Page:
I was not a regular at Lamar's Restaurant throughout the years, but like many of you, I spent more than a handful of memorable nights—some not so clear—in the dark recesses of the lounge.
When word trickled down on social media that Lamar's hadn't opened for several weeks—and all reports suggested it was closed—locals began to mourn what was a Chattanooga institution. There just isn't another place in town like Lamar's, a place I loved taking visitors and new residents. Gerald, the gracious and kind bartender, often seemed surly but was actually polite to a fault. Any ill will detected was your fault, and God forbid you ask him to add more soda to your whiskey and Coke or curse flippantly. This was his house.
But that was part of the charm. As the building literally seemed to be collapsing around them (the grand room in the back had been shuttered for years), Lamar's never stopped serving the stiffest drinks and best fried chicken in town.
Like other institutions such as Stone Lion, Brass Register, The Bay and Rhythm & Brews, the loss of Lamar's stings. I never thought Lamar's would cease to exist.
This column is not about speculation. I don't care why Lamar's is no more—not about property tax issues or whatever else may or may not have occurred at the property. I'm just sad that it's gone. And I wish like hell that I had visited one last time before the end.
I invite you to share your Lamar's memories in the comments section. I've listed five of my own stories, but I'm sure you'll have some better anecdotes than I do. Perhaps, down the road, something can happen that will allow Lamar's to open again. If not, at least we have our fuzzy memories.
New Year's Eve 2011
Most of my Lamar's nights didn't start at Lamar's. Instead, we would go to three other bars before somehow ending up at Lamar's as the final stop. That's why so many nights are only slightly memorable. Essentially, we were all tanked way before we ever set foot in the place. New Year's Eve 2011 was much of the same. I remember going out to dinner at 212 Market with friends—where I made the most ill-advised, offensive toast of my life—and as midnight loomed, we ended up at Lamar's. I have a photo. That's about all I remember. I'm sure I drank champagne. It looks like I had a good time.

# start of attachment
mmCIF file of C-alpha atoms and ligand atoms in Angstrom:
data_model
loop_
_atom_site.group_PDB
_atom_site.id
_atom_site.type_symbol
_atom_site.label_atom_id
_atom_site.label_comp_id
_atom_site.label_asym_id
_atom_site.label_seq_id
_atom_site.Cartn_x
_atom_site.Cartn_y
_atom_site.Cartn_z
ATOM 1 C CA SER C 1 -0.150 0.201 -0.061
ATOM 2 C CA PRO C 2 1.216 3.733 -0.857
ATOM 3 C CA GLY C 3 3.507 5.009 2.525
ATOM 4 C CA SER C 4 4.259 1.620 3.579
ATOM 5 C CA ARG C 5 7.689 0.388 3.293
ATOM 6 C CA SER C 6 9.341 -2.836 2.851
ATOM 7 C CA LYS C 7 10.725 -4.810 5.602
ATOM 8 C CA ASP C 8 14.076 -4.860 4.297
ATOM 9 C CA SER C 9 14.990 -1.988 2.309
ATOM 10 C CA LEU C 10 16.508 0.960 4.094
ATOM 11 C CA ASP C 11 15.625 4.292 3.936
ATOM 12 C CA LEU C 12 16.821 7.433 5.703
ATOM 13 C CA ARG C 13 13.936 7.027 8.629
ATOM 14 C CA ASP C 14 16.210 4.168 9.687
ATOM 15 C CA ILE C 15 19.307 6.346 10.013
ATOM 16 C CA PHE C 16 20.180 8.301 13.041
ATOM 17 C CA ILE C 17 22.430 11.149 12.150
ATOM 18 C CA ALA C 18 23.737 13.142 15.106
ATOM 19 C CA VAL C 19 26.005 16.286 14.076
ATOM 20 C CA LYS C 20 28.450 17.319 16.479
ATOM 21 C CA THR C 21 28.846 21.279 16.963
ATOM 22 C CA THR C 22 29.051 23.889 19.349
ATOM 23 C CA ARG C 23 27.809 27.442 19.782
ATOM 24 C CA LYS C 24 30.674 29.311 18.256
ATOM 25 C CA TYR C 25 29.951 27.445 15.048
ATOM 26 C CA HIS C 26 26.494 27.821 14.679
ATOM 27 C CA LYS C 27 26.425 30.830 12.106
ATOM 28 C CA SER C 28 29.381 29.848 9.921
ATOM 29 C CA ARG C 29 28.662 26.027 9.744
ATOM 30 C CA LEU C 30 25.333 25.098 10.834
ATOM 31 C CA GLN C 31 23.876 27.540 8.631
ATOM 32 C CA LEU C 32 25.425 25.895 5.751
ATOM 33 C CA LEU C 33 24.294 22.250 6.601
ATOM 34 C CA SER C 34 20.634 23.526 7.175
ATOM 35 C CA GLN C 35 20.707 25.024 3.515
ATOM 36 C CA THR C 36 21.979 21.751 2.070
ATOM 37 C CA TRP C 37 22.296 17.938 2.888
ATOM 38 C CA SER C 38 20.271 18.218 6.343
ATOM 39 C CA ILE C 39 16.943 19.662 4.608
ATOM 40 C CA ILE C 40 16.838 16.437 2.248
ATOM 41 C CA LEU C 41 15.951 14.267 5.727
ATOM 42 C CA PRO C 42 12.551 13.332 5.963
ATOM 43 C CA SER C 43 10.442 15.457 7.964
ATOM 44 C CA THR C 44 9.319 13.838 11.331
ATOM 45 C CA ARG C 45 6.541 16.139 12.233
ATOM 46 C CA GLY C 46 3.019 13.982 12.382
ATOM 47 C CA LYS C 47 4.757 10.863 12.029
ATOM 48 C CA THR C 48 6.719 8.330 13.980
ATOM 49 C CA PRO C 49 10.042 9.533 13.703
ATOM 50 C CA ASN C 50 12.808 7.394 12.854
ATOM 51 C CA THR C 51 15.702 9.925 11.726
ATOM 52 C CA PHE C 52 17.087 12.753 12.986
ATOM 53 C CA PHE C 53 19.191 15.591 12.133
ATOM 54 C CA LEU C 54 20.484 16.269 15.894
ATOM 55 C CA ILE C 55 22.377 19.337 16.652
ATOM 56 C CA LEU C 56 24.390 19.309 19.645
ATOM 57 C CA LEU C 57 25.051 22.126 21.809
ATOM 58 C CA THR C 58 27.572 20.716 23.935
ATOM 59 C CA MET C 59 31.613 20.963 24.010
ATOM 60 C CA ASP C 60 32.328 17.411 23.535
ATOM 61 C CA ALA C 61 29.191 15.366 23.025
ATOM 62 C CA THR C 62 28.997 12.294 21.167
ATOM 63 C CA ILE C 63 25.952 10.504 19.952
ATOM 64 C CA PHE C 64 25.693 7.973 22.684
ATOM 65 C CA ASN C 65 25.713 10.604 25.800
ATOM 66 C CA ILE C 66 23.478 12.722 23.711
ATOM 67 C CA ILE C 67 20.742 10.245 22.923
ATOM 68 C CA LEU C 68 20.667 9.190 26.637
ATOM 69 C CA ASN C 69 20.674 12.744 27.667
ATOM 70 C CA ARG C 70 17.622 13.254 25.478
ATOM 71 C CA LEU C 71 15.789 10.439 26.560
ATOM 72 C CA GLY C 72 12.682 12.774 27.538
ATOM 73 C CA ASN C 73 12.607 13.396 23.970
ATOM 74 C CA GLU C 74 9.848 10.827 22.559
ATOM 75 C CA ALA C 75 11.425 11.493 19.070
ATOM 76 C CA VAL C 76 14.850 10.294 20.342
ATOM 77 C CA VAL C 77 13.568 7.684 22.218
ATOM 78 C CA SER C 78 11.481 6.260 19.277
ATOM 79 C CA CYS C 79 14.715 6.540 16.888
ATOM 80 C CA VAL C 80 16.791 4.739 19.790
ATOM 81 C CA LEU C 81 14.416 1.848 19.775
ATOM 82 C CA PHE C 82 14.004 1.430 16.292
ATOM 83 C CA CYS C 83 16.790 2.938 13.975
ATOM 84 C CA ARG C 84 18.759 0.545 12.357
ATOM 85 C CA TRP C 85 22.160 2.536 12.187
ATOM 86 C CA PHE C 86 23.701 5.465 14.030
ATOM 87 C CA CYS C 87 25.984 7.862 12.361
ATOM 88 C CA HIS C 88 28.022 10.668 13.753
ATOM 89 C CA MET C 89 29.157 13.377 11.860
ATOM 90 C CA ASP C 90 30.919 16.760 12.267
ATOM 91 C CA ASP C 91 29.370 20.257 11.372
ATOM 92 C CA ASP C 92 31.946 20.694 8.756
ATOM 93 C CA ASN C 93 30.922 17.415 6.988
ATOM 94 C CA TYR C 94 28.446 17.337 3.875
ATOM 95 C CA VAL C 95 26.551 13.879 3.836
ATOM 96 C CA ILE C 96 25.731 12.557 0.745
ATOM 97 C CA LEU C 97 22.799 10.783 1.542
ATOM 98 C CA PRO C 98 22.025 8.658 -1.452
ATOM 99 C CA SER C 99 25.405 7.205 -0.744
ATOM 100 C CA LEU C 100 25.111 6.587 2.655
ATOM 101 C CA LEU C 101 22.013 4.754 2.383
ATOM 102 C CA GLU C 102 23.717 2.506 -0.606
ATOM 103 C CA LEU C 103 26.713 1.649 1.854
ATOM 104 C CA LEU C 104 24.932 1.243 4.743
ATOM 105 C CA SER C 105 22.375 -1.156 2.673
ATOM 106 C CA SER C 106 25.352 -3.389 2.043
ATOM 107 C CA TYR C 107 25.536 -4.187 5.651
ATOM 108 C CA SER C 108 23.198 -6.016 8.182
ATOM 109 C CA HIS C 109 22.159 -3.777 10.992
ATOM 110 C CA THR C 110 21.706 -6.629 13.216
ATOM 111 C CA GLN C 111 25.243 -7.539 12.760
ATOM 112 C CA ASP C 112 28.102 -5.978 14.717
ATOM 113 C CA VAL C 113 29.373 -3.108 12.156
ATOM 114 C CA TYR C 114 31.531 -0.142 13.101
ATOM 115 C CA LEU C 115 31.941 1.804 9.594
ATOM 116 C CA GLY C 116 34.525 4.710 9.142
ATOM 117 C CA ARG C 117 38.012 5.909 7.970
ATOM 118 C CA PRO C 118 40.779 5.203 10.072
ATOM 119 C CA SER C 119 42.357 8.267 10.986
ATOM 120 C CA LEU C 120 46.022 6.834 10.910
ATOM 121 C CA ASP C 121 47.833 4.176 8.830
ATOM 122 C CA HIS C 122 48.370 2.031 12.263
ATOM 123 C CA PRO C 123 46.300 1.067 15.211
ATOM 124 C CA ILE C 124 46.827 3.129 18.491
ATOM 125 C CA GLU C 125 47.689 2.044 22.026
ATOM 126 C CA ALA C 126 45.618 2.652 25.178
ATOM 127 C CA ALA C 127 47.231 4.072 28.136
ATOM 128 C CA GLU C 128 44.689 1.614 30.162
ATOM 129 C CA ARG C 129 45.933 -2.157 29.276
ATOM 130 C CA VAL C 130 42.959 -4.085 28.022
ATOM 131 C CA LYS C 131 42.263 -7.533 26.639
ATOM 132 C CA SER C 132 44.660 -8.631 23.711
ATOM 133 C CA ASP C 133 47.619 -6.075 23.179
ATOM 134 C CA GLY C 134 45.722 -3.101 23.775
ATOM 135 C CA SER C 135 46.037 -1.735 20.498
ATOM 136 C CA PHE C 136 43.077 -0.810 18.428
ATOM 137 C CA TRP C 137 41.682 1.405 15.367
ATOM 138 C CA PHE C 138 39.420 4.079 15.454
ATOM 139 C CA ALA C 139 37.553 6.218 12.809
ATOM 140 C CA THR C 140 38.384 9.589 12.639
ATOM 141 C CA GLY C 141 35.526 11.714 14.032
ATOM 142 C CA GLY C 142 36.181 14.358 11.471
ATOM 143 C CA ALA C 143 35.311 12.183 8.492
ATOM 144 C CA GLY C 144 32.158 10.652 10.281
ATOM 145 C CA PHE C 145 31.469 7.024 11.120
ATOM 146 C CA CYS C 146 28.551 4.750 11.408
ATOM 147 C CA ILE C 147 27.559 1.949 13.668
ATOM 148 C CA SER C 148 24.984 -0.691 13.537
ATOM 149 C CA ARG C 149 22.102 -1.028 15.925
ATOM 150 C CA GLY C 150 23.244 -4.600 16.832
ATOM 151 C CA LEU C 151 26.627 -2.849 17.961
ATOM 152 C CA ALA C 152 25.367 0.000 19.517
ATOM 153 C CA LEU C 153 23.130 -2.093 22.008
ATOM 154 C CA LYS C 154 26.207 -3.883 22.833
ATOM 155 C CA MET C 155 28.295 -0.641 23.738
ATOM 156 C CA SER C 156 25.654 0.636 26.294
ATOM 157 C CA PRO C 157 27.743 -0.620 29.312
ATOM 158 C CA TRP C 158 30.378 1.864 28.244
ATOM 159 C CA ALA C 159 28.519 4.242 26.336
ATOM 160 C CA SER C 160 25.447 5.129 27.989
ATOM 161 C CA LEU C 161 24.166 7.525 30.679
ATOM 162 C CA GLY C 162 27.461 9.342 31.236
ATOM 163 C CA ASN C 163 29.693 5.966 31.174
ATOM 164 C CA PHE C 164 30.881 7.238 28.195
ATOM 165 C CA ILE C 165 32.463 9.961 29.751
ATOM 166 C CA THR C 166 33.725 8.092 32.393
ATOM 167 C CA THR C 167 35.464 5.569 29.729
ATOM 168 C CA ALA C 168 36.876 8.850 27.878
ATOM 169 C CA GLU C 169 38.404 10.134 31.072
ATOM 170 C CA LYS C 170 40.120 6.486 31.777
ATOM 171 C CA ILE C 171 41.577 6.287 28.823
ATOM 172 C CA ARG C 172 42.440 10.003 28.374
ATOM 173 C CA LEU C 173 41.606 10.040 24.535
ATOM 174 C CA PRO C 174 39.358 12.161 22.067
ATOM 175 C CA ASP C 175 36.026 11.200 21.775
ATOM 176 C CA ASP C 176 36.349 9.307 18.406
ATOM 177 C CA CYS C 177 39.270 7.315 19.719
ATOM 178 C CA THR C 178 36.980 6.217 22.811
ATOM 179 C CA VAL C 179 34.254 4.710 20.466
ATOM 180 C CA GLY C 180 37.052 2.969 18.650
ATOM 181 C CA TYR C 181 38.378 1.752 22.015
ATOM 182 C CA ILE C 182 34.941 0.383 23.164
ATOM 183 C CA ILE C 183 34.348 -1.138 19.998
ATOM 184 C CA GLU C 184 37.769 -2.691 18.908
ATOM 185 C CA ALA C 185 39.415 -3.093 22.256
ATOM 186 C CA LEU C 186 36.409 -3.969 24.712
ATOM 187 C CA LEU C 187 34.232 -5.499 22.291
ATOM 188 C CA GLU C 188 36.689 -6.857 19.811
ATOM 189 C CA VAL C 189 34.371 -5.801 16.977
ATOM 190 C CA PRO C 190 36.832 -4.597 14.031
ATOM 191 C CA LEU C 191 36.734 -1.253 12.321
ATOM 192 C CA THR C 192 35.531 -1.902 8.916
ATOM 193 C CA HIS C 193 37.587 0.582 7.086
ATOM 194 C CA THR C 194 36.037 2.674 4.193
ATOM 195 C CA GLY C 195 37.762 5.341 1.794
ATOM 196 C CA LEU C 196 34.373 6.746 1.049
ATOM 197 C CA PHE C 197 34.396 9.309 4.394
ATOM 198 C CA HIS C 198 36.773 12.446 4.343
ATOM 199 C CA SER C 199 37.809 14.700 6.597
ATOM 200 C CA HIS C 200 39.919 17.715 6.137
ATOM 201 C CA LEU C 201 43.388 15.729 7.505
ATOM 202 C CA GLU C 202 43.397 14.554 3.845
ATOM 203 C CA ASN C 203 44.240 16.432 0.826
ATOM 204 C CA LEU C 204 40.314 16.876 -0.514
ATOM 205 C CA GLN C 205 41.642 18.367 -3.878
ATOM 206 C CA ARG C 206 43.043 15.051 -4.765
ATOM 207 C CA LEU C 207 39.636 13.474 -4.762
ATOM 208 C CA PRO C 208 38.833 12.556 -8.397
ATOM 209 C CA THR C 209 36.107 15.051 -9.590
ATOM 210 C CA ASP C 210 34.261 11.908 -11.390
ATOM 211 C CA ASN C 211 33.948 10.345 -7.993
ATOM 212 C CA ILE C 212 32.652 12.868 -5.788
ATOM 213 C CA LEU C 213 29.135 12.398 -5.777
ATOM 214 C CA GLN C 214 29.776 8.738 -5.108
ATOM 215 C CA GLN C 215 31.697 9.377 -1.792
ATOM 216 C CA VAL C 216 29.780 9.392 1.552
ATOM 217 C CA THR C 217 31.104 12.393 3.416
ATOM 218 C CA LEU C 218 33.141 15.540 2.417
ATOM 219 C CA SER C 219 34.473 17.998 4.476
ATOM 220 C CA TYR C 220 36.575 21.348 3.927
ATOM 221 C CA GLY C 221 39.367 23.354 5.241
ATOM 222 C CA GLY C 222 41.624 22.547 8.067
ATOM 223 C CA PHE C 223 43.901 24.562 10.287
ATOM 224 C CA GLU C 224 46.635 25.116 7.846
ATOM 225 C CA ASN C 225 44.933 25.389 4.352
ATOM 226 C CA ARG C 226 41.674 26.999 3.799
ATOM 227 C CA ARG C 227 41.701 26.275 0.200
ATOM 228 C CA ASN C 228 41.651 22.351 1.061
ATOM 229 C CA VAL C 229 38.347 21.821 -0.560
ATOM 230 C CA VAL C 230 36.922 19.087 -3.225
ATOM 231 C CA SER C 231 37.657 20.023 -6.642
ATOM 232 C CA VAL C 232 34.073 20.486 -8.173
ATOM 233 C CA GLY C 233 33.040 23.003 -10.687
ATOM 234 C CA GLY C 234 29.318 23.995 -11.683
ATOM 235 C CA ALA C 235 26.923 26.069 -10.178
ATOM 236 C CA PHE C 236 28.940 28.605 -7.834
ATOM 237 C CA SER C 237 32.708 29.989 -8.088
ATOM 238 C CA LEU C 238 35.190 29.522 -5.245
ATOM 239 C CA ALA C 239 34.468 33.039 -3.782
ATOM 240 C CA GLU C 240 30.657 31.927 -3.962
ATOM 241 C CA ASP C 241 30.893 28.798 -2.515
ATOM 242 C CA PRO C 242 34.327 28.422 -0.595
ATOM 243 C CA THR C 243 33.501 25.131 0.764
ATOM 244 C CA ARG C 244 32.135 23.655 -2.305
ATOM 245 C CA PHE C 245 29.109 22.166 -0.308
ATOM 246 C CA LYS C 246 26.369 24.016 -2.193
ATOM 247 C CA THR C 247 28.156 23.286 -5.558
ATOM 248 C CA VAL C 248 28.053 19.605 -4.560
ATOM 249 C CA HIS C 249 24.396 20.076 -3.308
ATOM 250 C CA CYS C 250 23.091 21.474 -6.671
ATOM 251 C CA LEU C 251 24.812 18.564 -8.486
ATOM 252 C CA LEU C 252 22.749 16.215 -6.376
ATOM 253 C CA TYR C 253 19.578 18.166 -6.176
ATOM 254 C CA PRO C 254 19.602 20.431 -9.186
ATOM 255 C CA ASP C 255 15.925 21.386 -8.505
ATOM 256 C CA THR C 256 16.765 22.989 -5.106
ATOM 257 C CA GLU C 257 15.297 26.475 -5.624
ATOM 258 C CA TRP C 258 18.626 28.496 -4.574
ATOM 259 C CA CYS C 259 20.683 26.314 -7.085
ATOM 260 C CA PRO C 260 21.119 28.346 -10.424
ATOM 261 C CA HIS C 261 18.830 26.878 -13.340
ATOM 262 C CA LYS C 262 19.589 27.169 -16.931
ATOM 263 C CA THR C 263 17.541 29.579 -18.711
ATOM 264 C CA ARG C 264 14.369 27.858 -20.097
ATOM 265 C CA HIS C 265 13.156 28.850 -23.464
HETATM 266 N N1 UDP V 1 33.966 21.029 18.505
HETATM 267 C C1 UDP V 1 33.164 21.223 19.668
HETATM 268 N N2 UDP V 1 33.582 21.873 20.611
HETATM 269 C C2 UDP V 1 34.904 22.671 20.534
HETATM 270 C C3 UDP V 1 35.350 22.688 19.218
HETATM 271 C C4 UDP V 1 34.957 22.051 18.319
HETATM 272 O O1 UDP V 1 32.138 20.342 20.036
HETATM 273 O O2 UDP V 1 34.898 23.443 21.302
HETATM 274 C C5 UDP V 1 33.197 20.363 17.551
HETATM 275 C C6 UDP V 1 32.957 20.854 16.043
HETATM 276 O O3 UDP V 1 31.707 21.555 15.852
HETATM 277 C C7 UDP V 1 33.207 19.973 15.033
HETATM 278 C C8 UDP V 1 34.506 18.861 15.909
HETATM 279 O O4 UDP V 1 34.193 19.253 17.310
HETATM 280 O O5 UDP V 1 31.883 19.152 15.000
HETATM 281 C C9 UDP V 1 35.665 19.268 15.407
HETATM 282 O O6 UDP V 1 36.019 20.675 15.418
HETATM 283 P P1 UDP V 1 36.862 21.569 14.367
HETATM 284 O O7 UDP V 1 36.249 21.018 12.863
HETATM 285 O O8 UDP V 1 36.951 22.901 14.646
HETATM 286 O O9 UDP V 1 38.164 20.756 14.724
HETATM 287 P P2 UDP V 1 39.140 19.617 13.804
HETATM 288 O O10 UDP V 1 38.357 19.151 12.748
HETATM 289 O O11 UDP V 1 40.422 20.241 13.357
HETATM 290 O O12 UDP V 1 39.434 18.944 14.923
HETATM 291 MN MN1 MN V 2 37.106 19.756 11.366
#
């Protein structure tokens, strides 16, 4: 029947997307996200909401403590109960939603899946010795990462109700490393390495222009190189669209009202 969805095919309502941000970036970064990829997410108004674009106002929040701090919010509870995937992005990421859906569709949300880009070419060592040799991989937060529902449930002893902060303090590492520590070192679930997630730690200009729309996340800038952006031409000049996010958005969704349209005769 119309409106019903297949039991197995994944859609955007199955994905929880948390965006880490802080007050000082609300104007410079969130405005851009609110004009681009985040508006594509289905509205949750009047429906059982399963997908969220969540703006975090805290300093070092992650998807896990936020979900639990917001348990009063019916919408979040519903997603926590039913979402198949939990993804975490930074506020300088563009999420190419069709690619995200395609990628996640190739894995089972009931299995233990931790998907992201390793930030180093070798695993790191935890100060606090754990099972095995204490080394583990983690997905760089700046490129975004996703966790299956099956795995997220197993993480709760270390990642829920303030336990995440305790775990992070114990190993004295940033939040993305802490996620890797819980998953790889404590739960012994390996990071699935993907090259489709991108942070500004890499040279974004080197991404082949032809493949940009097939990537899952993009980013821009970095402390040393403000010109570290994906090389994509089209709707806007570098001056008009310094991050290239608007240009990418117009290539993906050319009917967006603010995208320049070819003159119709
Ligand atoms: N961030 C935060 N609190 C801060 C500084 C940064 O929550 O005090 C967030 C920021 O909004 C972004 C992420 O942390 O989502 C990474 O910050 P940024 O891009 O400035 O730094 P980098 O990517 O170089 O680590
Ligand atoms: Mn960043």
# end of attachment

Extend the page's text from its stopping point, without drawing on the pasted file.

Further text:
Of Montreal: May 4, 2005
One of the most memorable concert experiences of my life happened at Lamar's in what used to be the grand ballroom. Before it was shuttered (I don't know why), the area just past the lounge opened into a large, grand room with a wrapped balcony, not unlike The Honest Pint. I don't remember how I found out about the show at Lamar's, but I remember thinking it was weird and special that Of Montreal was playing there. The band had just released "The Sunlandic Twins," a follow-up to their album "Satanic Panic in the Attic." I can recall not being able to see anything, dancing my butt off and thinking to myself, "I'm going to remember every moment of this for the rest of my life." I don't. But it was still wonderful.
Celebration of Southern Literature
During the Celebration of Southern Literature—which takes place every two years in Chattanooga—hundreds of writers, readers and poets gather to, well, celebrate Southern writing. I attended a meet-and-greet at The Flying Squirrel and met a few of my heroes—food writer John T. Edge and novelist Ron Rash—during the event. Edge asked me where the "best dive bar in Chattanooga" was, and you can guess where a bunch of us ended up that night. Edge, along with poets Jennine Capó Crucet and Kevin Young, and Oxford American Editor Roger D. Hodge, joined us. Other locals joined us. We drank shots of rye whiskey and listened to soul songs on the jukebox for hours. I'll never forget when Young asked Gerald "if the chicken was any good" and Gerald just turned and walked away. Everyone loved the experience, and it is easily my clearest memory of Lamar's. I'll never forget that night.
A Lamar's first date
We'll call her Bethany. I met her online—we had some mutual friends—and I wanted our first date to be special. "I'll take her to Lamar's and give her the true Chattanooga experience," I thought to myself. But this thought was misguided. Imagine trying to get someone to follow you into an empty Lamar's: the cigarette machine, the bathrooms and not a soul in sight. And now imagine trying to convince this person to follow you down a dark hallway and into an even-darker room. I don't know if I'm harmless-looking or if she thought she could take me if it came down to it (she could've), but we ended up drinking in the lounge and having a great time. I'm sure some of you have similar stories. Gerald knew that I was on a date and was extra-nice that evening.
Performing live at Lamar's: Independence Day
My friend Jonathan and I were once an acoustic comedy duo called—and I'm not kidding—Seanathan. We sang songs called "Hot Steamy Pizza," a sexual innuendo-filled song about making pizza, and "Nature Boy," a song about a guy who likes fornicating with trees. Through some sort of roommate agreement, Jonathan got us on a gig with two legitimate bands at Lamar's. We even wrote a song, I think, about the holiday that failed to elicit a single laugh. I also covered (badly) Warren Zevon's song "Play It All Night Long." It was a disaster of a show, but I can to this day say, "I've performed at Lamar's Restaurant." And that's pretty cool.
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